Review for AAS
• Palatability: how a food appeals to the palate
(smell, sight, taste, texture, etc.)
• Retail Cuts: small cuts of meat customers
purchase at grocery stores
• Antemortem: before death
• Wholesale Cuts: large sections of carcass ( half a
hog or quarter of a beef) that are sold to stores
who cut them into retail cuts
• Rigor Mortis: a physiological process where
muscles stiffen and lock into place
• Exsanguination: removal of an animal’s blood
• Postmortem: after death
• Mastication: chewing
• Meat (muscle?): any edible tissue from
• Chine: the backbone of an animal
• Kosher: any food prepared according to
Jewish dietary law
• Immobilization: to render an animal
oblivious to pain
• Aging: to let a carcass hang in a cool
environment for a period of time to let
enzymes break down meats
4 Categories of Meats
Red: beef, veal, lamb, pork (?)
Poultry: chicken, turkey, duck (?)
Fish: trout, crab, salmon, lobster, tilapia
Game: bear, turkey, duck, antelope, grouse, deer,
moose, pheasant
Meat Names
History of the Meat Industry
• Uncle Sam:
– Sam Wilson a pork producer
• Cincinatti was called
– Porkopolis
• Wall Street:
– actually a wall erected in Manhattan to prevent
pigs from entering town, kept the name ever
History of the Meat Industry
• Packing Industry: went from an art to a
science (why?)
• The Packing Industry:
– meats were salted and packed into barrels
• Used to be one animal at a time, now:
– Beef = 4,000/line/day
– Pork = 8,000/line/day
– Chickens = 70-80,000/line/day
History of the Meat Industry
No federal inspection
Upton Sinclair’s book “The Jungle”
Meat Inspection Act of 1906
Humane Slaughter Act of 1957
Meat Industry
• Seven areas of inspection
• Sanitation, antemortem, postmortem,
control and restriction of condemned
materials, product, laboratory
inspection, marketing and labeling
The slaughter process
Live inspection
Humane slaughter act
Bolt, electricity, gas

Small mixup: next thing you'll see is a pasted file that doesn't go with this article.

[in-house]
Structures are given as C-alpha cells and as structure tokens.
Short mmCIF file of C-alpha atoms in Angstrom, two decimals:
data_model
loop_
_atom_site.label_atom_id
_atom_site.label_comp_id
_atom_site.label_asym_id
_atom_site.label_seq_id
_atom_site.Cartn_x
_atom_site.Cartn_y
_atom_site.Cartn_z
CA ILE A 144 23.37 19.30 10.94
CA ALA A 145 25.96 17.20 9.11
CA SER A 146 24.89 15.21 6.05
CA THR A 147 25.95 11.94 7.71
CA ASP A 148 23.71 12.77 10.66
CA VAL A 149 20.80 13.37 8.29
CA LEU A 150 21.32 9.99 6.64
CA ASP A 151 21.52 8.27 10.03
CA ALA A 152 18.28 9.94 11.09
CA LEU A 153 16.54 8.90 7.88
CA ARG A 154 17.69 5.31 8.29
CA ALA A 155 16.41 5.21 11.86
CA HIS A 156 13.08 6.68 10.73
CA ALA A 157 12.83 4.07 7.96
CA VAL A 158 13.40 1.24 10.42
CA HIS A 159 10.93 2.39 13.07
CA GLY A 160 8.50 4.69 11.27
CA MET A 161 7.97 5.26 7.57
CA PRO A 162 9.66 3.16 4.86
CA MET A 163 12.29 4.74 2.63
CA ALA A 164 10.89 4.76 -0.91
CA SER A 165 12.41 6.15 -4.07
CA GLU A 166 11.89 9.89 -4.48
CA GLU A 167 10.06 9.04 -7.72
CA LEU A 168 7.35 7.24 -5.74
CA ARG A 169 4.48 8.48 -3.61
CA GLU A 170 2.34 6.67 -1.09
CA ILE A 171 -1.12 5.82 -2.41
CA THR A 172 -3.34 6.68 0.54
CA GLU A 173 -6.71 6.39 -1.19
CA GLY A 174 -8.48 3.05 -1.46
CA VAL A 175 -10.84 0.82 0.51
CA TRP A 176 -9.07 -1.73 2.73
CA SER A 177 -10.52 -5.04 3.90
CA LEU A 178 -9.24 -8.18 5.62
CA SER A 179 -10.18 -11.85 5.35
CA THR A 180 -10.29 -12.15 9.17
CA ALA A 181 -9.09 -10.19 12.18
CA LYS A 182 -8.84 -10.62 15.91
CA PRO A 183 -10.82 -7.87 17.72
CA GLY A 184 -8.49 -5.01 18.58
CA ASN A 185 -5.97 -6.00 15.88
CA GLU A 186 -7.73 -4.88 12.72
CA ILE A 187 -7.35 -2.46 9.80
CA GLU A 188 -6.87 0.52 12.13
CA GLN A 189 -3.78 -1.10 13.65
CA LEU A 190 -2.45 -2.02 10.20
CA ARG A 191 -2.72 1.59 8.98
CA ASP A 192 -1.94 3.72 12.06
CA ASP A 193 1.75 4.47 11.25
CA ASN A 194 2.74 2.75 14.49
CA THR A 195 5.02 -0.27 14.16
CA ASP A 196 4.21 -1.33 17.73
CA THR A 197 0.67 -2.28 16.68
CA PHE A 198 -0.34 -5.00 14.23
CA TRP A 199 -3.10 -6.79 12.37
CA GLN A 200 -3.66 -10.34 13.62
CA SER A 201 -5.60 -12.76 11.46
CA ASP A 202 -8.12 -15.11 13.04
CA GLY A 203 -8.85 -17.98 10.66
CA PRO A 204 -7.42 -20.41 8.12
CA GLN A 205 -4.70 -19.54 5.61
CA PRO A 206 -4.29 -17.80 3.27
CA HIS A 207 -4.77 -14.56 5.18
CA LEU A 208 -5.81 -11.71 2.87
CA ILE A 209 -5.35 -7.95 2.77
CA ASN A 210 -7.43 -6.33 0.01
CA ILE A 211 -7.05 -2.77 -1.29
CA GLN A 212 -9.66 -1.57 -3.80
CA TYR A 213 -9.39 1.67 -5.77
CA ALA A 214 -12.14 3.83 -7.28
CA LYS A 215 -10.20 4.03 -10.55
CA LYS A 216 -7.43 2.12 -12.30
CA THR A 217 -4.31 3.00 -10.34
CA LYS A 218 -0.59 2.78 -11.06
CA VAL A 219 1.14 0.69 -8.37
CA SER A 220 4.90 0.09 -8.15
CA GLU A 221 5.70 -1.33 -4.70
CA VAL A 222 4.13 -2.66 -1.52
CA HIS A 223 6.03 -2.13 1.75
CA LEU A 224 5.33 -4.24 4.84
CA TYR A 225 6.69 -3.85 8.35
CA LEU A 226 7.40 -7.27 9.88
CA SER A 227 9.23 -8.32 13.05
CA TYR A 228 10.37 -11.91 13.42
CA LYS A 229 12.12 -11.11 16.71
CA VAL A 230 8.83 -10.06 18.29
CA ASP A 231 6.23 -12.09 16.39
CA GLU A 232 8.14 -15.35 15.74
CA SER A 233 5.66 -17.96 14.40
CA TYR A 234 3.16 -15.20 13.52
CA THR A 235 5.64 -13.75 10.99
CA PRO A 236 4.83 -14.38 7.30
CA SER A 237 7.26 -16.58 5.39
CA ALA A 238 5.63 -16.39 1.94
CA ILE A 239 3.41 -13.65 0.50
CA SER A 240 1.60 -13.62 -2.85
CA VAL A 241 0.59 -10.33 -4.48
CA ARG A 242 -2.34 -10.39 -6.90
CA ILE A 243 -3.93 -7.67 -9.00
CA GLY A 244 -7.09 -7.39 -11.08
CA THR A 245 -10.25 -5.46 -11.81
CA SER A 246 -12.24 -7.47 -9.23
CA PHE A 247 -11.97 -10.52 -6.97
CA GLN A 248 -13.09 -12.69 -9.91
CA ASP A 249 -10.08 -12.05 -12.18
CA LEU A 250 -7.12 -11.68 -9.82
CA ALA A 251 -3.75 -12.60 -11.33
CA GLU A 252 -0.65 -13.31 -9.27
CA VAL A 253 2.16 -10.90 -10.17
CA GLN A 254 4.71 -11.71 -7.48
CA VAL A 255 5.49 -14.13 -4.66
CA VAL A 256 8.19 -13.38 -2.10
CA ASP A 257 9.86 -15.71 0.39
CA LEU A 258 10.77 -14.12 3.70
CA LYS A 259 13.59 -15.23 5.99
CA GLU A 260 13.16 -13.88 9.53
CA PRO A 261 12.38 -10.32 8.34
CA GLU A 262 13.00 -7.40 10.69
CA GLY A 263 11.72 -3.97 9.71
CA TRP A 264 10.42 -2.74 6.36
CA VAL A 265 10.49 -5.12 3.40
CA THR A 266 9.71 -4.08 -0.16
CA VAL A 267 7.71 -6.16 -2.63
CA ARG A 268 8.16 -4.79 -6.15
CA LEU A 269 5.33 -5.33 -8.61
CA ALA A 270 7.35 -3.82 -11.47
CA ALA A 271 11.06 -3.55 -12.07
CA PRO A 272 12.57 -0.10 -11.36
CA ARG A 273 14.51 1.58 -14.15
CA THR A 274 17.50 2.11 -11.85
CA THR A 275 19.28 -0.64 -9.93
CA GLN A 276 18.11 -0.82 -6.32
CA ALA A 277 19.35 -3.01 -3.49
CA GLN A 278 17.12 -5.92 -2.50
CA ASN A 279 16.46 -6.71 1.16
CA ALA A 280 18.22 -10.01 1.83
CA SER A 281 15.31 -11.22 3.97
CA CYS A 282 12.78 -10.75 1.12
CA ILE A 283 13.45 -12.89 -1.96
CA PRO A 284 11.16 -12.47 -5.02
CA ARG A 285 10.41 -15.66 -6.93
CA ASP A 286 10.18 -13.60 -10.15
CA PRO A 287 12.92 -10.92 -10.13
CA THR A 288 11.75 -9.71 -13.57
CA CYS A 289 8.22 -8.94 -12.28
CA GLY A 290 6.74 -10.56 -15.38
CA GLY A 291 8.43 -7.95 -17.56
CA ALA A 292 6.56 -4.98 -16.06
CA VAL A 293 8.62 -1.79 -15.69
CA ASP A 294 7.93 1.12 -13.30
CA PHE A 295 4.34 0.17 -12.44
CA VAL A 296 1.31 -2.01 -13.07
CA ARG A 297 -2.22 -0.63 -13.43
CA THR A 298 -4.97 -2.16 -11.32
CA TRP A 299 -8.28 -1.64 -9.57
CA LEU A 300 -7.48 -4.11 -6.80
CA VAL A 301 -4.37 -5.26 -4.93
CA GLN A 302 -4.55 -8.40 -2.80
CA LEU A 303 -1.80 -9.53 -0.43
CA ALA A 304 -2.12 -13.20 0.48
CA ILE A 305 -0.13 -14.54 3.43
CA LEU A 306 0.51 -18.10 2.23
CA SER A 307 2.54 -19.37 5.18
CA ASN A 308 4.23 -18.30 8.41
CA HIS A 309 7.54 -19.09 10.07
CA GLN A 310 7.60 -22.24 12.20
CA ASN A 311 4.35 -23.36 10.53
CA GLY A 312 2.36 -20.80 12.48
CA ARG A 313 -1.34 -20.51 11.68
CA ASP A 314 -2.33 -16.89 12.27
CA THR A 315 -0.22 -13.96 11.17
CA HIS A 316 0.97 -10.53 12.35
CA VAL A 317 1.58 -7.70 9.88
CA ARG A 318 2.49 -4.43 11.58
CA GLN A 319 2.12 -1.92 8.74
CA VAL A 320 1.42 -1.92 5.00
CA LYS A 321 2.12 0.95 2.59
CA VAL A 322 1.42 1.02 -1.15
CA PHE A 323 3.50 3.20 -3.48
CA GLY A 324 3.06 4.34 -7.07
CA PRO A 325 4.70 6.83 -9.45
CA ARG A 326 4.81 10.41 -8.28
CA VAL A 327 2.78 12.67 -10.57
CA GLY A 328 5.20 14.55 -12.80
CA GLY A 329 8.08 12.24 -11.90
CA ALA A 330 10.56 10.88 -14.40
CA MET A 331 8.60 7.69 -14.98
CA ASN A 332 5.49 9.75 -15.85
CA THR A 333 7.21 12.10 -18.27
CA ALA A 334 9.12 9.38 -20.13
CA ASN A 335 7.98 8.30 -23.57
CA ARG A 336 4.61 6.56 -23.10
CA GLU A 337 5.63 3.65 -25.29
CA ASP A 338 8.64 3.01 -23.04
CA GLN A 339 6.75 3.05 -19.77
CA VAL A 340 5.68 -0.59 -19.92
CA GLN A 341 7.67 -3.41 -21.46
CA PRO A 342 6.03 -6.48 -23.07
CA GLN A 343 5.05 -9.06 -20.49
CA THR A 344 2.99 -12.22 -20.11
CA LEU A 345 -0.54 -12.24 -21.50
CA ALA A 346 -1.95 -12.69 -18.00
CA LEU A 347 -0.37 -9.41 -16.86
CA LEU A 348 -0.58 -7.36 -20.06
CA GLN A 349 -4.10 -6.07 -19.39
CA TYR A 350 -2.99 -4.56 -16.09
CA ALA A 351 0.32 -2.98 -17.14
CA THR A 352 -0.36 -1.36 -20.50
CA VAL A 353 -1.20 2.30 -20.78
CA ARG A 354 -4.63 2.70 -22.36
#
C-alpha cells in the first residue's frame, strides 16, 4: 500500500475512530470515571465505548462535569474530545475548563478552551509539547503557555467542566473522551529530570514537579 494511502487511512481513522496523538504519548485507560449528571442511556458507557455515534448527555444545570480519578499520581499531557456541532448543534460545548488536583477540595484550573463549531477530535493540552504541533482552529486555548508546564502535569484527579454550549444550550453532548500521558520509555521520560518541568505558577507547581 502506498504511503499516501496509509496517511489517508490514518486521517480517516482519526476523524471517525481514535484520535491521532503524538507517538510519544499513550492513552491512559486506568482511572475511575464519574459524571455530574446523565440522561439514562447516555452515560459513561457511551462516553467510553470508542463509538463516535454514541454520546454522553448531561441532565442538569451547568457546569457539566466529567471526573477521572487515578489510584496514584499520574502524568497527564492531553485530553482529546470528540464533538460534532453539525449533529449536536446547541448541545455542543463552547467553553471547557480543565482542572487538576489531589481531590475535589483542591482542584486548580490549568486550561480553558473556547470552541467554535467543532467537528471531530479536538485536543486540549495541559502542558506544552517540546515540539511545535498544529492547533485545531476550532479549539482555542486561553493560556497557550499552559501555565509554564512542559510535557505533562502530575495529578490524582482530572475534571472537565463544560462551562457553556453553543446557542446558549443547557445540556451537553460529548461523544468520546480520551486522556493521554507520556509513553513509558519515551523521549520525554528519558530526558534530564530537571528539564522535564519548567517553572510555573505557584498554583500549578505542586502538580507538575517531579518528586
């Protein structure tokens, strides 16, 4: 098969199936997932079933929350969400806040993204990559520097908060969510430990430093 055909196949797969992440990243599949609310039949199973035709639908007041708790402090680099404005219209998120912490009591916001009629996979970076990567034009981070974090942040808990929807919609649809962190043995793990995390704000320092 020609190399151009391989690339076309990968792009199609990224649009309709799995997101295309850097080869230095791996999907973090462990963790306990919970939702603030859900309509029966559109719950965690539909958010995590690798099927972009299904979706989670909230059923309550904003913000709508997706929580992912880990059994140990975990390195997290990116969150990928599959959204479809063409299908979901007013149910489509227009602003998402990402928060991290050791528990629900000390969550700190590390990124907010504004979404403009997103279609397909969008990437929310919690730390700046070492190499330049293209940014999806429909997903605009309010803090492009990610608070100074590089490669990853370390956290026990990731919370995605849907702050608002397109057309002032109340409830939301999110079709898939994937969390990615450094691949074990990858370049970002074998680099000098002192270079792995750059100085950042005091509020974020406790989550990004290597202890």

No pain
Heart must continue pumping
Kosher Slaughter:
~ Any food prepared according to Jewish dietary law
~Are exempt from stunning the animal but must be done
as humanely as possible
~Must be from religiously acceptable animals
~Meats are undesirable if improperly slaughtered, are not
cloven hooved, etc. called non kosher
~Kosher foods have a mark (Circle U)
~Area must be blessed by a rabbi, only the forequarters can
be used because sciatic nerve in hindquarters
Continuation of Slaughter
• Exsanguination
• Slit the throat, done quickly to prevent
hemorrhaging or spots in the meat from ruptured
blood vessels
• Gut the animal, save edible organs (liver is the
most common edible organ)
• Internal organs are inspected for health problems,
each carcass for consumption has to be inspected
Processing the Carcass
• Carcasses are split
• Cooler
• rigor mortis (6-12 hours for beef and lamb,
30m-3hours for pork)
• Enzymes and microorganisms break down
• Rigor – Relax = Meat
When does Meat become
• After the rigor/relax process!!!
• Why hang a carcass?
– Over a week
– Enzymes and microorganisms break down
– Increase palatability and flavor and tenderness
Meats are Good!
• Meats taste good because of intramuscular
– marbling
• This is fat within the meats, not globs that
you can cut off
Antimortem Effects that can affect meat quality:
A. Feed
B. Genetics
C. Sex/Age
D. Stress
E. Disease
***Porcine Stress Syndrome (PSS) is a stress that actually ruins
the meat of an animal and causes the meat to be (PSE) pale, soft
and excudative (watery)
*** DDF or dry, dark and firm is a stress condition in cattle
causing “dark cutters”
Postmortem effects that can affect meat
~heating and cooling is the main one!
Where do steaks and chops come from?
~the loin of the animal

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